Globally, the transport sector is not nearly on track to reach its decarbonisation goals and committments, concludes a comprehensive international data and modelling overview of progress to date by the International Transport Forum.
It looks at responses to the Paris Agreement in 2015, creating the United Nations Framework Convention on Climate Change to combat greenhouse gas.
Though nations thus agreed to a goal to limit the increase in global average temperature to well below 2 degrees Celsius compared to pre-industrial levels, the new report by ITF suggests that if transport carbon emissions alone were determining the temperature rise, the likely outcome would be a rise of 3 percent. To achieve the originally-agreed long-term goal, countries must aim to reach global peaking of emissions urgently, to achieve a climate-neutral world by mid-century, ITF stresses.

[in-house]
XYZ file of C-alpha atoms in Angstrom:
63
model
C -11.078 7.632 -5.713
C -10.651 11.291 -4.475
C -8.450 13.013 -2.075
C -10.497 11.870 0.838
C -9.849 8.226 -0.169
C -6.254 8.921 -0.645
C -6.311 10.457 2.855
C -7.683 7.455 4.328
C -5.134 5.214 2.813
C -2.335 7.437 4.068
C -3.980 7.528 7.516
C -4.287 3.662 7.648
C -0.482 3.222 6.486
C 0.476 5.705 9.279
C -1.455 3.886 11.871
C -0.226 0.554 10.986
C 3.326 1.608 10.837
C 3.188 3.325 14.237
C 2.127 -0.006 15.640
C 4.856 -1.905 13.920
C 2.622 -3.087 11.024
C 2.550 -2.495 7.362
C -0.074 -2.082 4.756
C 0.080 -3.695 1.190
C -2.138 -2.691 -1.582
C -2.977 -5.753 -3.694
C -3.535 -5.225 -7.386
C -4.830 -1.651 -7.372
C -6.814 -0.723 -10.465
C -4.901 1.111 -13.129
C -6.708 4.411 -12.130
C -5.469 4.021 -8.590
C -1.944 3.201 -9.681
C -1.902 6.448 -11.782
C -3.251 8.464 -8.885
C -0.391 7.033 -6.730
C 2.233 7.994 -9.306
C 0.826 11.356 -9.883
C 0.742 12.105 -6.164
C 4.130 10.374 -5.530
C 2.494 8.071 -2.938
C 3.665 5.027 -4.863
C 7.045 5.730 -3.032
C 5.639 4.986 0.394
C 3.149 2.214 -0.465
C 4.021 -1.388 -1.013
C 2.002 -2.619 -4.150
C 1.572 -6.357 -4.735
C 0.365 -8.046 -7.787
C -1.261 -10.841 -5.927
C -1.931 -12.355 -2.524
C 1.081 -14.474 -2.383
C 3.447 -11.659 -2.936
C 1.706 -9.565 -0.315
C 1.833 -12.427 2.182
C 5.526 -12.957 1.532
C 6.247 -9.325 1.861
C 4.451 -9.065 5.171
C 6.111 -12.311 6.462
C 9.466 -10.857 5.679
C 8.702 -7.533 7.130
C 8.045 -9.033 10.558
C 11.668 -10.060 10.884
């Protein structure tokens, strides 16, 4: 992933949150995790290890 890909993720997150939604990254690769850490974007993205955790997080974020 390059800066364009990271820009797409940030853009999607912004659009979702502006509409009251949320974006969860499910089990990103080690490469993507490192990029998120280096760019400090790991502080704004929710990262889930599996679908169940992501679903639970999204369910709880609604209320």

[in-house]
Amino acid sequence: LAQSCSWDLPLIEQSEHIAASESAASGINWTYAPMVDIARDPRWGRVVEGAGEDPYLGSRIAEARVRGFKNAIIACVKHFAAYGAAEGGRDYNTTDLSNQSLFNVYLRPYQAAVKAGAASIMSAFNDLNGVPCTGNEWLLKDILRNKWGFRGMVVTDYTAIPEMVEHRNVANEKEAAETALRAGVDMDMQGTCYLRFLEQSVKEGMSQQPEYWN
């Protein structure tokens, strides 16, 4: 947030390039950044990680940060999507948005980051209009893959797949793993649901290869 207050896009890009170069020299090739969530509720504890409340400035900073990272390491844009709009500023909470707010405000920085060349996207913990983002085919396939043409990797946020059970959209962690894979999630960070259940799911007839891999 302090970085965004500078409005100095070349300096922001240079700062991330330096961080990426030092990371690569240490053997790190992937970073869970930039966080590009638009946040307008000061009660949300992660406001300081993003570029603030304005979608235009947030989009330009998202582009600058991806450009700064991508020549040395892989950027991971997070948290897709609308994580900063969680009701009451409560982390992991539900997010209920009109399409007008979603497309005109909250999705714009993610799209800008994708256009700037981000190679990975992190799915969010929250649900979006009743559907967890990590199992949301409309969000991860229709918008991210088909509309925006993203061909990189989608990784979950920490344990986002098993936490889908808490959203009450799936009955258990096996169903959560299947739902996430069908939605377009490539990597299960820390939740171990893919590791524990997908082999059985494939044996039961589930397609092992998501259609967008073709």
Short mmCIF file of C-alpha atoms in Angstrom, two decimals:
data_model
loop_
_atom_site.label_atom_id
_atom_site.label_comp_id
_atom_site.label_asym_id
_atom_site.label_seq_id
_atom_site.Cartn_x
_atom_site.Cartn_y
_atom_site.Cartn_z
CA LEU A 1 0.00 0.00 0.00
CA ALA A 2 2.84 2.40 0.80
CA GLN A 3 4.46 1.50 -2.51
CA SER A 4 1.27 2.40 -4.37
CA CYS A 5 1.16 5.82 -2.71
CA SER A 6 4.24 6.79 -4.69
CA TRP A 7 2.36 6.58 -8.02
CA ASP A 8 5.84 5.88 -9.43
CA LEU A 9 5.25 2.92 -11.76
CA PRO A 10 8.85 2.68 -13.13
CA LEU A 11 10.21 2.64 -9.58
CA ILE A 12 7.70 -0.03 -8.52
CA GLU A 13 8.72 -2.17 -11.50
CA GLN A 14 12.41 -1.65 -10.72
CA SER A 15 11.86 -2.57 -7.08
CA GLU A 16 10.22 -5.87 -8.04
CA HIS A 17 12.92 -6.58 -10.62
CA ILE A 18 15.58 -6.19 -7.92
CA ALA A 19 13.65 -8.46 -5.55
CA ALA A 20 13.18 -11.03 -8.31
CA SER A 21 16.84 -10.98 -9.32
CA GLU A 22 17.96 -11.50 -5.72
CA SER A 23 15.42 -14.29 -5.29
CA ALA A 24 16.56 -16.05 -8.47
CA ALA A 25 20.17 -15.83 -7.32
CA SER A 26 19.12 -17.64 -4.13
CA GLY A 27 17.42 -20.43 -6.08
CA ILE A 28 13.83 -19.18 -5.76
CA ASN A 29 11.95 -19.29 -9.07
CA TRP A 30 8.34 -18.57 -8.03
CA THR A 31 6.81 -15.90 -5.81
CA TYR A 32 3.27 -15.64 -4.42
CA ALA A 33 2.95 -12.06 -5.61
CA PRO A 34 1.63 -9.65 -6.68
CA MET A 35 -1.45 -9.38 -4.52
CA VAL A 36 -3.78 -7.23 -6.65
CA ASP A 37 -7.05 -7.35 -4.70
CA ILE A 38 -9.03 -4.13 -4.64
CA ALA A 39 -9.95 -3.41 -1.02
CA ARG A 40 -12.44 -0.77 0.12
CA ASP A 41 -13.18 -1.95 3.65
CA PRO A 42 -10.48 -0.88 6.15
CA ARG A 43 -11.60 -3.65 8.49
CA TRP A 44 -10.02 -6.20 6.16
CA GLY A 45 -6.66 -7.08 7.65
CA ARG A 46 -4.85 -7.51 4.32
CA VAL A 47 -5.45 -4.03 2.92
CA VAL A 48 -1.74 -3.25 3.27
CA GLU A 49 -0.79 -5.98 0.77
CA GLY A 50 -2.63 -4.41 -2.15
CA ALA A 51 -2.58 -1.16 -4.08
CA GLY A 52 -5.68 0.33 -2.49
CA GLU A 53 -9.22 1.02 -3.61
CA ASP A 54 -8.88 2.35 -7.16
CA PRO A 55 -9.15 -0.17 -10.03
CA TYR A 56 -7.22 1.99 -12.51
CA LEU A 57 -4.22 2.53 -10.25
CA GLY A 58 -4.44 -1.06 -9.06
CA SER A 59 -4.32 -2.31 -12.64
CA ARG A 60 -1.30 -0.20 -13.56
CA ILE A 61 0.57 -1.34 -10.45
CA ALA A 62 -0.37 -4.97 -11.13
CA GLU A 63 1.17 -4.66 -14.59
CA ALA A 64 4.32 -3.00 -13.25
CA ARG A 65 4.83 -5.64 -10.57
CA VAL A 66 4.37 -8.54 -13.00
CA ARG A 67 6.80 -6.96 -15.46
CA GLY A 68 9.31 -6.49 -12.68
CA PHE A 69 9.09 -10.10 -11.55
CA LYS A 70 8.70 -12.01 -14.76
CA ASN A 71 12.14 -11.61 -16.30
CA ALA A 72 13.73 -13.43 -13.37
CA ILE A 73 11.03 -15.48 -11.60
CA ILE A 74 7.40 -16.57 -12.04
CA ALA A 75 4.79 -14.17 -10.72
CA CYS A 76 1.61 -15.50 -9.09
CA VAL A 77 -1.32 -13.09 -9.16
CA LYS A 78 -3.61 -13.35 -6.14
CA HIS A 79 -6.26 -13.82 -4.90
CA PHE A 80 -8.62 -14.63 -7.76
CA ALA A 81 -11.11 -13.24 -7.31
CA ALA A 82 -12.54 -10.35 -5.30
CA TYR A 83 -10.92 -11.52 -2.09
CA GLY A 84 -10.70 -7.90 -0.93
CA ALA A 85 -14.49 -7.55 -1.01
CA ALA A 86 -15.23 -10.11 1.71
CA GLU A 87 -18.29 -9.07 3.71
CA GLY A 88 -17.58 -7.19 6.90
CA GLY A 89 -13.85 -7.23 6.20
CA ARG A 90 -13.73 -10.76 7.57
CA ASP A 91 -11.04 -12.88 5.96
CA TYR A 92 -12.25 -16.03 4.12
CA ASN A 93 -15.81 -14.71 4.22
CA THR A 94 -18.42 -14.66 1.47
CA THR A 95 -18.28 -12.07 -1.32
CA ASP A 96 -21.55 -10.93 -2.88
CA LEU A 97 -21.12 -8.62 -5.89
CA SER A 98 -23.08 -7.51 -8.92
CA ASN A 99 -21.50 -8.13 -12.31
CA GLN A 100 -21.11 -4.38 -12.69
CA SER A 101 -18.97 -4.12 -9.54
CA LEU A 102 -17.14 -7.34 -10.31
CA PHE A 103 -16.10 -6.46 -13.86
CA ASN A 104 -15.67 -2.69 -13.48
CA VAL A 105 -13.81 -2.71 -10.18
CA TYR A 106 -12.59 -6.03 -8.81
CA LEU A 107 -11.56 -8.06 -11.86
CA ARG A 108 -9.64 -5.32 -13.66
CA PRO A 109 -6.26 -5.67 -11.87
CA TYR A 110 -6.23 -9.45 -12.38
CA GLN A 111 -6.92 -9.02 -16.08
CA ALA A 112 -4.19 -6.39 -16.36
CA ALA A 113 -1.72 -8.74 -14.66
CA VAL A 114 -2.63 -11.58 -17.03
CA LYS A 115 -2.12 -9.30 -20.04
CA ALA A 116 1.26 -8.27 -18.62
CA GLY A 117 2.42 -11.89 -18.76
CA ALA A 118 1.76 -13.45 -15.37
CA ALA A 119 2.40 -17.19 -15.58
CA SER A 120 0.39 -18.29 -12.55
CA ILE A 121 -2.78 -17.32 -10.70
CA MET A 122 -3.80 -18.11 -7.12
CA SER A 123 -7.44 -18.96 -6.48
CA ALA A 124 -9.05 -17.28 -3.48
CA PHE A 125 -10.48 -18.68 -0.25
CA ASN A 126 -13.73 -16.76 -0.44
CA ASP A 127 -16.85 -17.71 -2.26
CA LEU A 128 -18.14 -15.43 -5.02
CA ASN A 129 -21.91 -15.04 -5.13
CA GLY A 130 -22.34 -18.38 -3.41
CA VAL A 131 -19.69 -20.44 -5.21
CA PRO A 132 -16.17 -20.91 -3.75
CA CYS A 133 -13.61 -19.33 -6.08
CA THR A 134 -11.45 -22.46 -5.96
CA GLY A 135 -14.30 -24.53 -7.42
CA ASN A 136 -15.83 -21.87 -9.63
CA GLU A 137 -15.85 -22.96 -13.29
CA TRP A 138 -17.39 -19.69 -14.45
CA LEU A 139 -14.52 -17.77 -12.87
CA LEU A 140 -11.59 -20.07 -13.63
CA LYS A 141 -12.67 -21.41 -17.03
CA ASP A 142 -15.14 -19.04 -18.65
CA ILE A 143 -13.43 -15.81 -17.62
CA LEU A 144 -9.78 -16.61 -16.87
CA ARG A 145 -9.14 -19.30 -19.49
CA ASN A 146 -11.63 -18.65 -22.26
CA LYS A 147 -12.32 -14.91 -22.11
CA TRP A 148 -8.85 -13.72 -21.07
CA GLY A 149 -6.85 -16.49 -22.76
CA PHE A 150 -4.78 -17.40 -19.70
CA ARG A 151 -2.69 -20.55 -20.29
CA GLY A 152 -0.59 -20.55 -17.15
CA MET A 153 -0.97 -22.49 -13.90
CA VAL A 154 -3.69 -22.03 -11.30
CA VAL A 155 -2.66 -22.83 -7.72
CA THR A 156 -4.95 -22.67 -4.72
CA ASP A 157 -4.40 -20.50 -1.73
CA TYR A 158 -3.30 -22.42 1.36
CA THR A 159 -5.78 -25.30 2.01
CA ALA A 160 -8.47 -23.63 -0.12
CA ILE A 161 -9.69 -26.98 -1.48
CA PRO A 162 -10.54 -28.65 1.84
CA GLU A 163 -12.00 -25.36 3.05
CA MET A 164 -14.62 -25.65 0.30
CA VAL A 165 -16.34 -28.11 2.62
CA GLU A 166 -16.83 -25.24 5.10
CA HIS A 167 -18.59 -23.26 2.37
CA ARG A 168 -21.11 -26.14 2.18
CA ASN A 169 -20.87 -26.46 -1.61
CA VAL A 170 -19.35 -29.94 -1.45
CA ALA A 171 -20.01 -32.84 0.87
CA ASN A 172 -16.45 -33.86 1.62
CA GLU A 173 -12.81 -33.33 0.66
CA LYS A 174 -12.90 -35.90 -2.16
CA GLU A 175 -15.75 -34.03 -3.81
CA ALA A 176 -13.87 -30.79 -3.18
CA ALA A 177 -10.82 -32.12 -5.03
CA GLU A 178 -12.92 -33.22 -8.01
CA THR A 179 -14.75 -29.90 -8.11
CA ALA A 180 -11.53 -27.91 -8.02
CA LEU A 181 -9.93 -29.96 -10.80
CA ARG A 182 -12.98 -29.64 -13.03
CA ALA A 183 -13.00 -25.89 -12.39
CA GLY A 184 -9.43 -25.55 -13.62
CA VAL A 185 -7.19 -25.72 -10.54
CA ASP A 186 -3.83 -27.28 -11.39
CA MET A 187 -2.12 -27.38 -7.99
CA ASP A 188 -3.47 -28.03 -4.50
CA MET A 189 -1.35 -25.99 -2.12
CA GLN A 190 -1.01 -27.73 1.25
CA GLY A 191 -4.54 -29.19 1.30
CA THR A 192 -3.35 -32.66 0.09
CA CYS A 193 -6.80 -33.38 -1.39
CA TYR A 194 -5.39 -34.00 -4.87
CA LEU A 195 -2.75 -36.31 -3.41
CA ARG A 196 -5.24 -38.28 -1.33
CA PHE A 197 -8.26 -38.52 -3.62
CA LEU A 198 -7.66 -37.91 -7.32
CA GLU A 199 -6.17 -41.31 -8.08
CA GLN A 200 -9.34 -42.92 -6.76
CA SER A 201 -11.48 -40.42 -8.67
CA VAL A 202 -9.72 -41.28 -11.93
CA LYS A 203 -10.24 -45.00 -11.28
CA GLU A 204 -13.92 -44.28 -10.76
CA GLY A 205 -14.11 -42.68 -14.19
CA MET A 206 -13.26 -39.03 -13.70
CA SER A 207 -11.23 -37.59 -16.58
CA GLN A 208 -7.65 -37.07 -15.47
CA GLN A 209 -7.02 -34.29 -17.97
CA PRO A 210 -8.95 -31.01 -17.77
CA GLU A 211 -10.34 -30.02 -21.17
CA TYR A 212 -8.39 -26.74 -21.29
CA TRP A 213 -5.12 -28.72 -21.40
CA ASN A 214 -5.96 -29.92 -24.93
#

Based on commitments made to date, global transport emissions will not fall nearly fast enough to meet the Paris Agreement goals, says ITF. Continuing along the current path will result in a continued rise in the transport sector’s tank-to-wheel (TTW) CO2 emissions during the 2020s, culminating in only a a slight fall, of 3%, by 2050.
The 216-page ITF work is seemingly the most definitive analysis undertaken so far of the trajectory to decarbonisation of global transport yet available. It was presented to the international organisation’s 66 member Governments at its 2023 gathering in Leipzig at the end
of May. It was produced by an extensive team of international experts, including modellers in all the relevant transport sectors, including road transport, aviation and maritime.
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